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    Squats and plyo actually work well together. One of the best tips I learned recently is to warm up with a few explosive movements before doing squats. This could be something like box jumps or frog jumps, not a lot, just enough to get warmed up. This gets your neurons firing so your squats will be more explosive.
     
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  13. LeeD

    LeeD Bionic Poster

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    Train like a pro tennis player, for 14 years, easy.
     
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  14. Mac33

    Mac33 Professional

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    I'm 52 and have tiny chicken legs (21 inches) at their peak.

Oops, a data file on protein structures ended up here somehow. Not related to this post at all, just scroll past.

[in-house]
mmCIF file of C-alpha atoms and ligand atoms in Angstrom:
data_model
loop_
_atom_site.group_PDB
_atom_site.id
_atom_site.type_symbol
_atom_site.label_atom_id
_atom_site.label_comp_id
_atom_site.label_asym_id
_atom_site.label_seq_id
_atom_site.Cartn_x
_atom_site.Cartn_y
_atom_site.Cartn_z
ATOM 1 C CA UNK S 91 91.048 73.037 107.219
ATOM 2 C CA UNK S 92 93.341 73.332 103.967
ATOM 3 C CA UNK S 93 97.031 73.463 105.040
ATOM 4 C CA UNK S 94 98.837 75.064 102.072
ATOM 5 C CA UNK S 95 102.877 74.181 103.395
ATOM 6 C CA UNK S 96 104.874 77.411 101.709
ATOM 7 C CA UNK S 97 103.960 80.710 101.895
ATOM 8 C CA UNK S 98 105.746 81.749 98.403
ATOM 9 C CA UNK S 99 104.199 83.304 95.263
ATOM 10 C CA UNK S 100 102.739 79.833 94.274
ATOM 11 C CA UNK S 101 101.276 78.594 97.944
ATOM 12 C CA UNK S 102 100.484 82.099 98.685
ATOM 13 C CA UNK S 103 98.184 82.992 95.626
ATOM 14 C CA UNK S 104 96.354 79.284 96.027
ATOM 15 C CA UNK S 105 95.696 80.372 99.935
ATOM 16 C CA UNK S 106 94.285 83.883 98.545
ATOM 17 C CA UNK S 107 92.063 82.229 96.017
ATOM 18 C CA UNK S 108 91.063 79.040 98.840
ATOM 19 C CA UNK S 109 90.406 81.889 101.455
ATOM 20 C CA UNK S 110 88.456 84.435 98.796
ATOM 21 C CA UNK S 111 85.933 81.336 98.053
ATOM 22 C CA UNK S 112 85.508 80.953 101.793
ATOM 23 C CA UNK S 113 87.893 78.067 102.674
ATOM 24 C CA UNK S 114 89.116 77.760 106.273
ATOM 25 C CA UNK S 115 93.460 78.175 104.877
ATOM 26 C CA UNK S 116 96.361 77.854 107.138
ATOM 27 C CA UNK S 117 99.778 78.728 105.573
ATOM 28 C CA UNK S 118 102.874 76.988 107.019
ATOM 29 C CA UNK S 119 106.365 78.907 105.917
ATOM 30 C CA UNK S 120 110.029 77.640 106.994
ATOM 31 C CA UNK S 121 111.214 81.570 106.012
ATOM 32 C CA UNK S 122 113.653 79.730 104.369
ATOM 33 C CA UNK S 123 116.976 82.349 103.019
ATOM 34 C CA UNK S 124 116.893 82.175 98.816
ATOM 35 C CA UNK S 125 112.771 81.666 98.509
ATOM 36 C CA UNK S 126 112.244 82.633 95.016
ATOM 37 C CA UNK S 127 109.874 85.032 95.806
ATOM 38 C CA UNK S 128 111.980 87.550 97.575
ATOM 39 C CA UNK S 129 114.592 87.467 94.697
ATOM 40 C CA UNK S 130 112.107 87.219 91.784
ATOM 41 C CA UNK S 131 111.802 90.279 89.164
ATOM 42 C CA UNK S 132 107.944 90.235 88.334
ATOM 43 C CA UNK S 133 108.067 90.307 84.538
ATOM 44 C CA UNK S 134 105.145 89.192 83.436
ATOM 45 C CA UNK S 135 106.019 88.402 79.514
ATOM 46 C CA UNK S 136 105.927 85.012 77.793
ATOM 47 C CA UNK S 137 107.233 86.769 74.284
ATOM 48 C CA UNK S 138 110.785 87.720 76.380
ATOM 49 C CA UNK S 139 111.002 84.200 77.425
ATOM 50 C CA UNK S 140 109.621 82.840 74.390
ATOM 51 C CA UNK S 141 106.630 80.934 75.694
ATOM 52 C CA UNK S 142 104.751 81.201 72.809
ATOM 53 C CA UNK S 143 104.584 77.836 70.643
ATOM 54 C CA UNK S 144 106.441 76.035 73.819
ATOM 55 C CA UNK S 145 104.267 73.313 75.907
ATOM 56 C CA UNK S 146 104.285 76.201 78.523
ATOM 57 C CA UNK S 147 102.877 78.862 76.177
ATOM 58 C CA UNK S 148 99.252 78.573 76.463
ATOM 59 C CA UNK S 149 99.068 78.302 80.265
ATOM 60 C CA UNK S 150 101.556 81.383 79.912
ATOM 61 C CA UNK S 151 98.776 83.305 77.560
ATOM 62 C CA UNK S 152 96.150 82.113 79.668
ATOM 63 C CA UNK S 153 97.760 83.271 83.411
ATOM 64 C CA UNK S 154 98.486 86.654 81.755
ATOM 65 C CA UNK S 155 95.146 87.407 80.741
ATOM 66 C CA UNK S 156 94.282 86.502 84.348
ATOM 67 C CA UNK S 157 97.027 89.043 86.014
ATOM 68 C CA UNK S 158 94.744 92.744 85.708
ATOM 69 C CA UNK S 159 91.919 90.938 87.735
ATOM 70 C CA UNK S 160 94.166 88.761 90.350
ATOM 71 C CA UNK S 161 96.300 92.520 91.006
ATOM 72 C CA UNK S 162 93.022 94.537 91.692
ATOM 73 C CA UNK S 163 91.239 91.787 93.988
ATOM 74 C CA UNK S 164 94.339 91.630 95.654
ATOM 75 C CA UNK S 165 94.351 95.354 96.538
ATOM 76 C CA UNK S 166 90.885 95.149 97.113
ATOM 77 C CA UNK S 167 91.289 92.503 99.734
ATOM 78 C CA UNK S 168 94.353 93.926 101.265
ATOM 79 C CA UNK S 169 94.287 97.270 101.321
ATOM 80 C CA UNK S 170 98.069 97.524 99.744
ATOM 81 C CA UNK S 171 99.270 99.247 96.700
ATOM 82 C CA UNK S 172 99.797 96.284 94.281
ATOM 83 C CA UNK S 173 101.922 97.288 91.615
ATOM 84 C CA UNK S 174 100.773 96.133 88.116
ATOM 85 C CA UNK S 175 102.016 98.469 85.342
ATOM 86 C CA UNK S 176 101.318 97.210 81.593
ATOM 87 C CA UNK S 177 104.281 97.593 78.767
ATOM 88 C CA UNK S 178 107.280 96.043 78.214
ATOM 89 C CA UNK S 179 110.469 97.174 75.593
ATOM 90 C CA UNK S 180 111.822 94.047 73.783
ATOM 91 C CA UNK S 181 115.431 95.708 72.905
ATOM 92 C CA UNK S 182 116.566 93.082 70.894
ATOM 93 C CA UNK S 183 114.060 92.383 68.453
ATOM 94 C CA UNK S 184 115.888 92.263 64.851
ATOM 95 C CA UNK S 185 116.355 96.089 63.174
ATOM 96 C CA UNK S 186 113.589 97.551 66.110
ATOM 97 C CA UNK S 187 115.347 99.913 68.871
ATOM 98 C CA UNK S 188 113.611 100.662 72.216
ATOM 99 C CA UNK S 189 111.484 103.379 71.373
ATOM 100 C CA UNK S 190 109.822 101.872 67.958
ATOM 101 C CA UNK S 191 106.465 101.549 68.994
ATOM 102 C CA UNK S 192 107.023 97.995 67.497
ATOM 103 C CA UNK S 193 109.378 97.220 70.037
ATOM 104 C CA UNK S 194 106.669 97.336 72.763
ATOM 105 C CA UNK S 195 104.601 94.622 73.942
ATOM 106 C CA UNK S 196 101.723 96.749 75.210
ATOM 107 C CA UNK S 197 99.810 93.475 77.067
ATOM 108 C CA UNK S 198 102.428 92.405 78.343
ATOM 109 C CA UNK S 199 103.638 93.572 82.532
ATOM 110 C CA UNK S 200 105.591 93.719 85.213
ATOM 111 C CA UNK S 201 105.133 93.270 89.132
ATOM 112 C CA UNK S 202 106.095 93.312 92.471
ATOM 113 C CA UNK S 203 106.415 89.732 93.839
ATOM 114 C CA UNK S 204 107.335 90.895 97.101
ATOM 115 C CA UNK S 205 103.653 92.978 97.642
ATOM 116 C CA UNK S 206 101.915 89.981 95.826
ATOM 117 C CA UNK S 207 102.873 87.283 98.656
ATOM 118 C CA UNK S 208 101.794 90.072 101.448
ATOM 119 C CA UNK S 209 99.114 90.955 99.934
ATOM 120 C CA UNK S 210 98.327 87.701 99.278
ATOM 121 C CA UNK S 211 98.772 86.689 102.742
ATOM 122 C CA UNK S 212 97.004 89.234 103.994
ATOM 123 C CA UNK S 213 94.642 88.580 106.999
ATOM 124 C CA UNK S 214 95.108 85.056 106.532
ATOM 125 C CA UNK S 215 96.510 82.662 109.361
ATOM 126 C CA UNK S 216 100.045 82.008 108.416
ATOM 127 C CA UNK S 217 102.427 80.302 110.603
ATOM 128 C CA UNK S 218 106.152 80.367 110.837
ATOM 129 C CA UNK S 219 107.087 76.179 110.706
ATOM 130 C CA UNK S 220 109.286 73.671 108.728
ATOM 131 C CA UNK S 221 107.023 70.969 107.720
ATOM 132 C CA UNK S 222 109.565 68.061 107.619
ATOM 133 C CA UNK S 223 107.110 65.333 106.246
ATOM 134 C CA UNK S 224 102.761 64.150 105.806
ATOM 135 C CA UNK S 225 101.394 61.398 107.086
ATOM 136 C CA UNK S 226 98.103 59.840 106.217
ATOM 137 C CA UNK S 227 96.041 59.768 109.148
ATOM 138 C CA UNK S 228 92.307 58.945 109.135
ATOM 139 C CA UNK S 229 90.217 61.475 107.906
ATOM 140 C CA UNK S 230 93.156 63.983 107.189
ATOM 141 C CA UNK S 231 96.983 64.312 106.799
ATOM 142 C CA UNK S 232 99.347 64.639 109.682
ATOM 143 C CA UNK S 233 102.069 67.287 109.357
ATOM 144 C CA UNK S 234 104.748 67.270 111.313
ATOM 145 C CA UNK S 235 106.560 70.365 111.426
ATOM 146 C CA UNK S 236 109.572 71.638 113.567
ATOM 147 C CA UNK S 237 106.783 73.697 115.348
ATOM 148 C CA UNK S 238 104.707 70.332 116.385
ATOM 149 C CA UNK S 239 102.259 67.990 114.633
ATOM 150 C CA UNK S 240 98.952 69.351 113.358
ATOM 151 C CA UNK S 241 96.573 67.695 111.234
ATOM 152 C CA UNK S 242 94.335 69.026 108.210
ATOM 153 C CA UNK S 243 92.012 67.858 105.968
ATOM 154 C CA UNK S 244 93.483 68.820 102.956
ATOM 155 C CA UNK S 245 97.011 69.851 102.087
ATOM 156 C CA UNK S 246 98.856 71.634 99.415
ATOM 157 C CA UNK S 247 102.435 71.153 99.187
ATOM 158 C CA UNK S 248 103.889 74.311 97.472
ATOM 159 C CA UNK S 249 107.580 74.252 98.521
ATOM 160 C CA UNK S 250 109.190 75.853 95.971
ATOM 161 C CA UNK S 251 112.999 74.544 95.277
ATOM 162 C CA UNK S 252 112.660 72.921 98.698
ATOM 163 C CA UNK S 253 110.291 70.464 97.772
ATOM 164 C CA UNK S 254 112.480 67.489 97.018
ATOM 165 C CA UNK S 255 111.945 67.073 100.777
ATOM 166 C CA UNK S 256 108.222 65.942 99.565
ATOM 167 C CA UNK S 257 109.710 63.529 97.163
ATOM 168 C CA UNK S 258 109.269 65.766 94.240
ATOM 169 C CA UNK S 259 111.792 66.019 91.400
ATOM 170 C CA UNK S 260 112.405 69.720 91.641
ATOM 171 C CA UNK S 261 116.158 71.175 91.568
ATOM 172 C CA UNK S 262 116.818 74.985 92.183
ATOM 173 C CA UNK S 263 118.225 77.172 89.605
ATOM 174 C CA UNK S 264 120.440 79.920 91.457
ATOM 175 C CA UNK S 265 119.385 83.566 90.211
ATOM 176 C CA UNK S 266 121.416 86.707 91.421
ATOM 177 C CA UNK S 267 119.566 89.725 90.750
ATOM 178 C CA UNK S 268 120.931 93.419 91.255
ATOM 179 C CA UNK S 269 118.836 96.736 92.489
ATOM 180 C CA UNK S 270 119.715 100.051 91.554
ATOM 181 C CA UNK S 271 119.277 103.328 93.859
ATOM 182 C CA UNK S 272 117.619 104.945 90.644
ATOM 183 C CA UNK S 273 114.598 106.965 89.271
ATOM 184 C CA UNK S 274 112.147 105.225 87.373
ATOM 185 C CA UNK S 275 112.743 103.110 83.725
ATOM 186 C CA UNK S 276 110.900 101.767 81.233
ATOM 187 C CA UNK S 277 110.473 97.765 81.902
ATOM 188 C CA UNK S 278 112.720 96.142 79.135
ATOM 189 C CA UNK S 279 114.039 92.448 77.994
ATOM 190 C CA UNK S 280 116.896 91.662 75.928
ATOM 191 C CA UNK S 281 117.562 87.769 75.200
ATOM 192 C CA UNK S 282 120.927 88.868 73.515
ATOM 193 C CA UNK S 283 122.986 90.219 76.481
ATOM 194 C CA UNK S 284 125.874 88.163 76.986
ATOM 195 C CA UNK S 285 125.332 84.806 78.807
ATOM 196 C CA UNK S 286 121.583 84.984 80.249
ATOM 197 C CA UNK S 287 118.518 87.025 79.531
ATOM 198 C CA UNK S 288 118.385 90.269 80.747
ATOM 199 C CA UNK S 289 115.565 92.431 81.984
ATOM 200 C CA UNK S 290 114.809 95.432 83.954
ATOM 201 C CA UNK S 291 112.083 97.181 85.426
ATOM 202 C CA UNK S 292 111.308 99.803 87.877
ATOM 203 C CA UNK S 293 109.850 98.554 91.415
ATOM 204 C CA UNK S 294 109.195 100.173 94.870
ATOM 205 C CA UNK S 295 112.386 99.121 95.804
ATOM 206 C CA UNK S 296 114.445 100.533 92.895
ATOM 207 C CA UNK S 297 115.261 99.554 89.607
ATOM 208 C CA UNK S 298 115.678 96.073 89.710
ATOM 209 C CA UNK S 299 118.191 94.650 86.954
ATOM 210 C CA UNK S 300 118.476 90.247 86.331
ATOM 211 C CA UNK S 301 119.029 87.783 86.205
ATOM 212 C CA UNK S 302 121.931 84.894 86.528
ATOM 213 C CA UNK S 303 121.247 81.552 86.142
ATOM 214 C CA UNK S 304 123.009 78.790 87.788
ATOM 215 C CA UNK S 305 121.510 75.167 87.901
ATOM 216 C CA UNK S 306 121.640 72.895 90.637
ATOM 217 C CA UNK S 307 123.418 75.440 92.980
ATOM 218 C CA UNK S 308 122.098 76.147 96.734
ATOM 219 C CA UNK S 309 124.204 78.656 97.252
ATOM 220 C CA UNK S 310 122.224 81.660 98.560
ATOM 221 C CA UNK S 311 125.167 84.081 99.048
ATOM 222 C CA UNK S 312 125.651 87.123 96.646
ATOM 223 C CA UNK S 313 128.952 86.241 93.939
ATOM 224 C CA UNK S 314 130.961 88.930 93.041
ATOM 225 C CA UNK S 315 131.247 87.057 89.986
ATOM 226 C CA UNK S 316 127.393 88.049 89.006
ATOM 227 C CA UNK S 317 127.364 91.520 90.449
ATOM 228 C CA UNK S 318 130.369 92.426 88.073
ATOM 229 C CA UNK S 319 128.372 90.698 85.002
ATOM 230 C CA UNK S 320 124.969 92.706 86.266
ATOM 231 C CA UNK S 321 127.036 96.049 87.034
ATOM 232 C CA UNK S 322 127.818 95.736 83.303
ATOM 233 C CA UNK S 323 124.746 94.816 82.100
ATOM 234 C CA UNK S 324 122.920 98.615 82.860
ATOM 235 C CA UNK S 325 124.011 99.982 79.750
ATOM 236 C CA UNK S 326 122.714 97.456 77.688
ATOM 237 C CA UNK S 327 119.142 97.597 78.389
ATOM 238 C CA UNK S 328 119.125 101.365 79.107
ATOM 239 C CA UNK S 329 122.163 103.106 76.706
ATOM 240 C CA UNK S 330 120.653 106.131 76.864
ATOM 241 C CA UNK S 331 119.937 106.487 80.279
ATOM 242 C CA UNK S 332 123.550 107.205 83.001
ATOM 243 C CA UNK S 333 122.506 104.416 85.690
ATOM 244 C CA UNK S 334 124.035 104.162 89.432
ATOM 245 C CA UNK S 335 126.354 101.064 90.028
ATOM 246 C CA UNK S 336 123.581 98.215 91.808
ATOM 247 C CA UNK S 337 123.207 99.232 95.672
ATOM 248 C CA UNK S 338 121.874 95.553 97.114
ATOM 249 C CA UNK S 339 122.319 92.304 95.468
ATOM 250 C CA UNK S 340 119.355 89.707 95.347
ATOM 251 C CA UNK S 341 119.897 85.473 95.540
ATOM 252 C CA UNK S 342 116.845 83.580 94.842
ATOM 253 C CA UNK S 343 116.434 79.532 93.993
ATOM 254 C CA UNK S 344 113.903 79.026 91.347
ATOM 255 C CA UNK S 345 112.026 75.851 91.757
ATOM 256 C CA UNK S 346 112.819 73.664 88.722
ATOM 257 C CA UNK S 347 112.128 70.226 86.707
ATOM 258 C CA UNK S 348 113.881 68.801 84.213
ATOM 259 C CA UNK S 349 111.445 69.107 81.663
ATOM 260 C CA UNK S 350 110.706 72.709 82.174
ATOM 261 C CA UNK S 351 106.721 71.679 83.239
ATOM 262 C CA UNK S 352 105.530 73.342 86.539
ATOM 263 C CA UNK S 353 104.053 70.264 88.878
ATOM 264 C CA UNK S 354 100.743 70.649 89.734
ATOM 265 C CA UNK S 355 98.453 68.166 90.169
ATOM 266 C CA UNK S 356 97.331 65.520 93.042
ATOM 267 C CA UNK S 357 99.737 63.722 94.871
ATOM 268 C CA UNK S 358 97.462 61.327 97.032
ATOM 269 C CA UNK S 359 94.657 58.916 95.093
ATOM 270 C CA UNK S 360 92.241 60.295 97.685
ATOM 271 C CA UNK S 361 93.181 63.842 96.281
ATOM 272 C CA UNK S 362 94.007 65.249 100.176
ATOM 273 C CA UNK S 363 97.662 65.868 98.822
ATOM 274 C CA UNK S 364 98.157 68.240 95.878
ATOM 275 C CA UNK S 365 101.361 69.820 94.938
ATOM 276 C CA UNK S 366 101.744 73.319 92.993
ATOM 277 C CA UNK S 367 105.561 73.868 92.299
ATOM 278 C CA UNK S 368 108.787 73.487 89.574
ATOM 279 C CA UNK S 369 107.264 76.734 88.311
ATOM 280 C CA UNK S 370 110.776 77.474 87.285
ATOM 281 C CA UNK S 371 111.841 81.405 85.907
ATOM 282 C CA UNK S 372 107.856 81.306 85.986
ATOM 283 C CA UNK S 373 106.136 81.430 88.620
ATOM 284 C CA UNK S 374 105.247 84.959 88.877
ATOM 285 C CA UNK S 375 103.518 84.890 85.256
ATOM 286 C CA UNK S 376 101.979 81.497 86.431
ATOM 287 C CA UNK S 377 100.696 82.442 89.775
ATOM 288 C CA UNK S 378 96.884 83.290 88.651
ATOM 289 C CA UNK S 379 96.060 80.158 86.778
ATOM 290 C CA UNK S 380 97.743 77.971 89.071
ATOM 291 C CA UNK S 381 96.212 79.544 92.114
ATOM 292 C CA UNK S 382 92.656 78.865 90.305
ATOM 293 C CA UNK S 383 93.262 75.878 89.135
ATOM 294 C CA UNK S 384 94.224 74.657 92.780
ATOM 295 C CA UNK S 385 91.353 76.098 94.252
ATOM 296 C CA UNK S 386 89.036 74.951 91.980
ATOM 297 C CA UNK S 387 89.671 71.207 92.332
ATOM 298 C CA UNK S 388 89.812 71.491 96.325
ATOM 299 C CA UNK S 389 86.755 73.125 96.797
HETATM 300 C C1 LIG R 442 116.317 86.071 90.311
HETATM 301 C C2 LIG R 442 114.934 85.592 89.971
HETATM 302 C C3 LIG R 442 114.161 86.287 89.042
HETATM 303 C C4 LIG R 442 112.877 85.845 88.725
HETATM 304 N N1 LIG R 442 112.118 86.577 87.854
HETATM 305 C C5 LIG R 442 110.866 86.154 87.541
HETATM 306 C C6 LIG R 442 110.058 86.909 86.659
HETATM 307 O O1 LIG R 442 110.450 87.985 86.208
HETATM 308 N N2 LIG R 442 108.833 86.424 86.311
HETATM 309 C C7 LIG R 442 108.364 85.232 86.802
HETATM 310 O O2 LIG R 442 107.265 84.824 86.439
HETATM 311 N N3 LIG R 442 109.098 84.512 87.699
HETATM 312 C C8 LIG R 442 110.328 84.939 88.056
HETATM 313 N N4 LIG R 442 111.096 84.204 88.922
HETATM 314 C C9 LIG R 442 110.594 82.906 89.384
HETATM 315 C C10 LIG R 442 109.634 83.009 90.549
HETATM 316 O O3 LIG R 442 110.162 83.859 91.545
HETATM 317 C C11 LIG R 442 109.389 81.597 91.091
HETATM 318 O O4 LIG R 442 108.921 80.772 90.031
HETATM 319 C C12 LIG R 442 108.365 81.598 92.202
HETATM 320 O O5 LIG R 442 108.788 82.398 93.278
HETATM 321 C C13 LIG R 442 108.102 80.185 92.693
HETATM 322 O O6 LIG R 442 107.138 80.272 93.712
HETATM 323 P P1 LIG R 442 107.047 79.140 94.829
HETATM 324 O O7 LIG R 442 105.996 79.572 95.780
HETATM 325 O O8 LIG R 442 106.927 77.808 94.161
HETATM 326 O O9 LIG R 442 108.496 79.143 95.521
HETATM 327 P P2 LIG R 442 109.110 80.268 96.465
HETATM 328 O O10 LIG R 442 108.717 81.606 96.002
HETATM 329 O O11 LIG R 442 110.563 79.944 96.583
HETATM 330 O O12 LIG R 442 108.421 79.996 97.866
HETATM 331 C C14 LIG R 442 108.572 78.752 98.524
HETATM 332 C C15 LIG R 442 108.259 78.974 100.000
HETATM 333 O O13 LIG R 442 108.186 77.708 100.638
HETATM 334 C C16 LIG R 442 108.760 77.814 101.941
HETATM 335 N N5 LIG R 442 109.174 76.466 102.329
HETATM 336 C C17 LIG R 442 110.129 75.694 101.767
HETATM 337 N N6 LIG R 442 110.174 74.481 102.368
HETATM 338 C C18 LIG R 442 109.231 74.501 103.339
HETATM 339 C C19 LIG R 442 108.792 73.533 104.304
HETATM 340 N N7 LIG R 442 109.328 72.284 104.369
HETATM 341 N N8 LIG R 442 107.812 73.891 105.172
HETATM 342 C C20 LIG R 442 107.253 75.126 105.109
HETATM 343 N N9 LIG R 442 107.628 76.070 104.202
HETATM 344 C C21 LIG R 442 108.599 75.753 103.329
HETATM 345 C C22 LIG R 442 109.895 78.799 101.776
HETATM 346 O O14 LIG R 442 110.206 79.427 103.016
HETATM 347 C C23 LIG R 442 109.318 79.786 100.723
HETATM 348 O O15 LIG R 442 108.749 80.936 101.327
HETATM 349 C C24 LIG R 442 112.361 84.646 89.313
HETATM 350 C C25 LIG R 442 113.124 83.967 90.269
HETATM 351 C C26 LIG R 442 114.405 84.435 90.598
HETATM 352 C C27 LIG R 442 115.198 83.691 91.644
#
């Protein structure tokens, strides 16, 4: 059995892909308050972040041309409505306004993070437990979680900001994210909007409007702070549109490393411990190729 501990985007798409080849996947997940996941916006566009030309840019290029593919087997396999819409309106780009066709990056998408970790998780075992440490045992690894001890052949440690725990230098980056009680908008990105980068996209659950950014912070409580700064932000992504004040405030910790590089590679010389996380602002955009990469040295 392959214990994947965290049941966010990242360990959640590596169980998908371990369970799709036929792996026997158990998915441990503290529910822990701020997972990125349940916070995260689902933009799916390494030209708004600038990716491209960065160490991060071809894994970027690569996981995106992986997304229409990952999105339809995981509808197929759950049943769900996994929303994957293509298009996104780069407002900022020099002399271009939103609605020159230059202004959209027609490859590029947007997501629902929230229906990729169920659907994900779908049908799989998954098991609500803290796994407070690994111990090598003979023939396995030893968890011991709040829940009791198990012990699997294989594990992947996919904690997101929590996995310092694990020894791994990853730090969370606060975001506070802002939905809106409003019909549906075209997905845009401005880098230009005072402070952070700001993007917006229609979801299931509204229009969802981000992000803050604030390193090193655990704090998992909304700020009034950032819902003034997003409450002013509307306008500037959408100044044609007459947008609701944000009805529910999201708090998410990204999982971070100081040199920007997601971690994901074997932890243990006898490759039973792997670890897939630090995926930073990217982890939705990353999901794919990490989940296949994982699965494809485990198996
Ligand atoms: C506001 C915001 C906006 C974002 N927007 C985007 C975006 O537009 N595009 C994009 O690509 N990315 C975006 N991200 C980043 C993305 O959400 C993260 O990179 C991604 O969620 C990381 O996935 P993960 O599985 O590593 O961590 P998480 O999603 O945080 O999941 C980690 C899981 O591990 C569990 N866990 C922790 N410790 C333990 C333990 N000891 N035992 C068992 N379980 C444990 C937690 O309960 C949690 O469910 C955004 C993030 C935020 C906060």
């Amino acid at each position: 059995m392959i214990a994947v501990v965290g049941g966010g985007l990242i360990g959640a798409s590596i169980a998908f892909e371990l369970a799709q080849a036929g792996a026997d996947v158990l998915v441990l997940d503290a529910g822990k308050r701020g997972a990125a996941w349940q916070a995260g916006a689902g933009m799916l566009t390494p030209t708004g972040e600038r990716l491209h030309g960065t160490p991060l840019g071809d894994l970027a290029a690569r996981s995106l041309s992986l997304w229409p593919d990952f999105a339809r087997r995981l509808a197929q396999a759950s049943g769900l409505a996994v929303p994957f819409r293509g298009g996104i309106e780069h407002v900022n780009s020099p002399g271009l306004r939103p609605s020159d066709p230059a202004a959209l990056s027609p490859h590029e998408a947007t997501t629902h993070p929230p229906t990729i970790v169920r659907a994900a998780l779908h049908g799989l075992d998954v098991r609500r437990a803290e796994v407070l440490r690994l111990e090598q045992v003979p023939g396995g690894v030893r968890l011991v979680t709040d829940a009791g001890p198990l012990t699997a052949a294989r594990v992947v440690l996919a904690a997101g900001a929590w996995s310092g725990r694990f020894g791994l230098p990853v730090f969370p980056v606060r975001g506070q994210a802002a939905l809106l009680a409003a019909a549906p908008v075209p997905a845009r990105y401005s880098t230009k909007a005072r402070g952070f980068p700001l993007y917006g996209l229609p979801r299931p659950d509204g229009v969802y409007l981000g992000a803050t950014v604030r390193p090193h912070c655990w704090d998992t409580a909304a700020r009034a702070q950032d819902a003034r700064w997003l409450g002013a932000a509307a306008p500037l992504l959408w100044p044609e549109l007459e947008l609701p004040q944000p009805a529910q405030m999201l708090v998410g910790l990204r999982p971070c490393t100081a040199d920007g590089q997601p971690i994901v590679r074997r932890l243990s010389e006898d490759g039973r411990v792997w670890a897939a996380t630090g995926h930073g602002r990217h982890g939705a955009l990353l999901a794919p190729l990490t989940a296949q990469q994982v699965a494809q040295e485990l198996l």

I stopped playing tennis for a week due to a sore knee and they seem to have shrunk a bit!

    They get my 70kg around the court pretty fast so I'm not complaining.

    Thick legs are good for top end speed like in a 100 metre sprint,skinny legs are not much slower off the mark as they tend to be more agile.
     
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  15. MajesticMoose

    MajesticMoose Semi-Pro

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    Lots of leg curls, lunges, sprints, squats. Anything that can work those muscles will help. Just have to stay consistent at it.
     
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  16. nytennisaddict

    nytennisaddict Legend

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    lol... with 5 1/2lb weights on each side.